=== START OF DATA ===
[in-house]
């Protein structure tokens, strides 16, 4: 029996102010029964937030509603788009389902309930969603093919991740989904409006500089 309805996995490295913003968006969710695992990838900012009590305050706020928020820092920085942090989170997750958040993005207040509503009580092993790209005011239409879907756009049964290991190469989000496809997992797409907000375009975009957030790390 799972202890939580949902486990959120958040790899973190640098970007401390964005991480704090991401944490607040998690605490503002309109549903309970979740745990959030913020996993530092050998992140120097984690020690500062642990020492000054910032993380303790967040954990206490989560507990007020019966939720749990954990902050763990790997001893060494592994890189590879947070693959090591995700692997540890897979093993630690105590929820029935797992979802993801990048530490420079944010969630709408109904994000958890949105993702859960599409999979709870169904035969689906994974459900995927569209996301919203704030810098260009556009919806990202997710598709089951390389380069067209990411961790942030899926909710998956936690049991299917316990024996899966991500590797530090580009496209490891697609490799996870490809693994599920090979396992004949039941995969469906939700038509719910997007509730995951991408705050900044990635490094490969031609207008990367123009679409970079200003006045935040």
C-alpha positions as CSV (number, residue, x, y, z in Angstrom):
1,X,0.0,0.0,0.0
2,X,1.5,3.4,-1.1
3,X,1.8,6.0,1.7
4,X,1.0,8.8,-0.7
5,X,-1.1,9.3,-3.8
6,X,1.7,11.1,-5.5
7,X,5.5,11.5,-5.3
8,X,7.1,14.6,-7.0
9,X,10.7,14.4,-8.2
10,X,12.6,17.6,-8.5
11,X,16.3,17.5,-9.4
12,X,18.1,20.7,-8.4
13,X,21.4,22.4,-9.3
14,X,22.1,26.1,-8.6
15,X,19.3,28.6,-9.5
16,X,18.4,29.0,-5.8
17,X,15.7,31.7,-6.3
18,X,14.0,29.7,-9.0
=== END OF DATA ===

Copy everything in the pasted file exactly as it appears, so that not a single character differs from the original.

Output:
[in-house]
């Protein structure tokens, strides 16, 4: 029996102010029964937030509603788009389902309930969603093919991740989904409006500089 309805996995490295913003968006969710695992990838900012009590305050706020928020820092920085942090989170997750958040993005207040509503009580092993790209005011239409879907756009049964290991190469989000496809997992797409907000375009975009957030790390 799972202890939580949902486990959120958040790899973190640098970007401390964005991480704090991401944490607040998690605490503002309109549903309970979740745990959030913020996993530092050998992140120097984690020690500062642990020492000054910032993380303790967040954990206490989560507990007020019966939720749990954990902050763990790997001893060494592994890189590879947070693959090591995700692997540890897979093993630690105590929820029935797992979802993801990048530490420079944010969630709408109904994000958890949105993702859960599409999979709870169904035969689906994974459900995927569209996301919203704030810098260009556009919806990202997710598709089951390389380069067209990411961790942030899926909710998956936690049991299917316990024996899966991500590797530090580009496209490891697609490799996870490809693994599920090979396992004949039941995969469906939700038509719910997007509730995951991408705050900044990635490094490969031609207008990367123009679409970079200003006045935040």
C-alpha positions as CSV (number, residue, x, y, z in Angstrom):
1,X,0.0,0.0,0.0
2,X,1.5,3.4,-1.1
3,X,1.8,6.0,1.7
4,X,1.0,8.8,-0.7
5,X,-1.1,9.3,-3.8
6,X,1.7,11.1,-5.5
7,X,5.5,11.5,-5.3
8,X,7.1,14.6,-7.0
9,X,10.7,14.4,-8.2
10,X,12.6,17.6,-8.5
11,X,16.3,17.5,-9.4
12,X,18.1,20.7,-8.4
13,X,21.4,22.4,-9.3
14,X,22.1,26.1,-8.6
15,X,19.3,28.6,-9.5
16,X,18.4,29.0,-5.8
17,X,15.7,31.7,-6.3
18,X,14.0,29.7,-9.0